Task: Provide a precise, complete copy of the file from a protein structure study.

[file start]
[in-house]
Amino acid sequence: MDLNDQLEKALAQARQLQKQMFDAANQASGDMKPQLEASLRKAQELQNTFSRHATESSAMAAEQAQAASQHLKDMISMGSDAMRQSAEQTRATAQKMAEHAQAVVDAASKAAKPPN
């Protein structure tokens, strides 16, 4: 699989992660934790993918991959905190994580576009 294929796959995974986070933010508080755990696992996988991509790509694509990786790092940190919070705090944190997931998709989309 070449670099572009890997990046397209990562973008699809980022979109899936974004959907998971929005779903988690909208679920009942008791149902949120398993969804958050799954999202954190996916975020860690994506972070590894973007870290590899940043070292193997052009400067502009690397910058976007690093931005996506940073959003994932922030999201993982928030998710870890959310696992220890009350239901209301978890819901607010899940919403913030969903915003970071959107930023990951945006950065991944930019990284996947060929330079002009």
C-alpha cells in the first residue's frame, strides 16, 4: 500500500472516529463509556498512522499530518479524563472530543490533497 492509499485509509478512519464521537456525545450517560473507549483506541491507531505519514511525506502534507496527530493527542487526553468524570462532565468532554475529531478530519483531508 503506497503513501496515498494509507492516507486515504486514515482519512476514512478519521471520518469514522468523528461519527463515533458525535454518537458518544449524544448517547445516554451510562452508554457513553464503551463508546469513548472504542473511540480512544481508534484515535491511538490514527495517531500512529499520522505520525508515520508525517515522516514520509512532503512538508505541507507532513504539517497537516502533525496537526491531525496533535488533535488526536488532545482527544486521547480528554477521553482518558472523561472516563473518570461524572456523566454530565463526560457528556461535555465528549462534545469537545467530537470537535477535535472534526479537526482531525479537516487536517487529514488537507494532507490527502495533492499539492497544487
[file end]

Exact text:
[in-house]
Amino acid sequence: MDLNDQLEKALAQARQLQKQMFDAANQASGDMKPQLEASLRKAQELQNTFSRHATESSAMAAEQAQAASQHLKDMISMGSDAMRQSAEQTRATAQKMAEHAQAVVDAASKAAKPPN
């Protein structure tokens, strides 16, 4: 699989992660934790993918991959905190994580576009 294929796959995974986070933010508080755990696992996988991509790509694509990786790092940190919070705090944190997931998709989309 070449670099572009890997990046397209990562973008699809980022979109899936974004959907998971929005779903988690909208679920009942008791149902949120398993969804958050799954999202954190996916975020860690994506972070590894973007870290590899940043070292193997052009400067502009690397910058976007690093931005996506940073959003994932922030999201993982928030998710870890959310696992220890009350239901209301978890819901607010899940919403913030969903915003970071959107930023990951945006950065991944930019990284996947060929330079002009």
C-alpha cells in the first residue's frame, strides 16, 4: 500500500472516529463509556498512522499530518479524563472530543490533497 492509499485509509478512519464521537456525545450517560473507549483506541491507531505519514511525506502534507496527530493527542487526553468524570462532565468532554475529531478530519483531508 503506497503513501496515498494509507492516507486515504486514515482519512476514512478519521471520518469514522468523528461519527463515533458525535454518537458518544449524544448517547445516554451510562452508554457513553464503551463508546469513548472504542473511540480512544481508534484515535491511538490514527495517531500512529499520522505520525508515520508525517515522516514520509512532503512538508505541507507532513504539517497537516502533525496537526491531525496533535488533535488526536488532545482527544486521547480528554477521553482518558472523561472516563473518570461524572456523566454530565463526560457528556461535555465528549462534545469537545467530537470537535477535535472534526479537526482531525479537516487536517487529514488537507494532507490527502495533492499539492497544487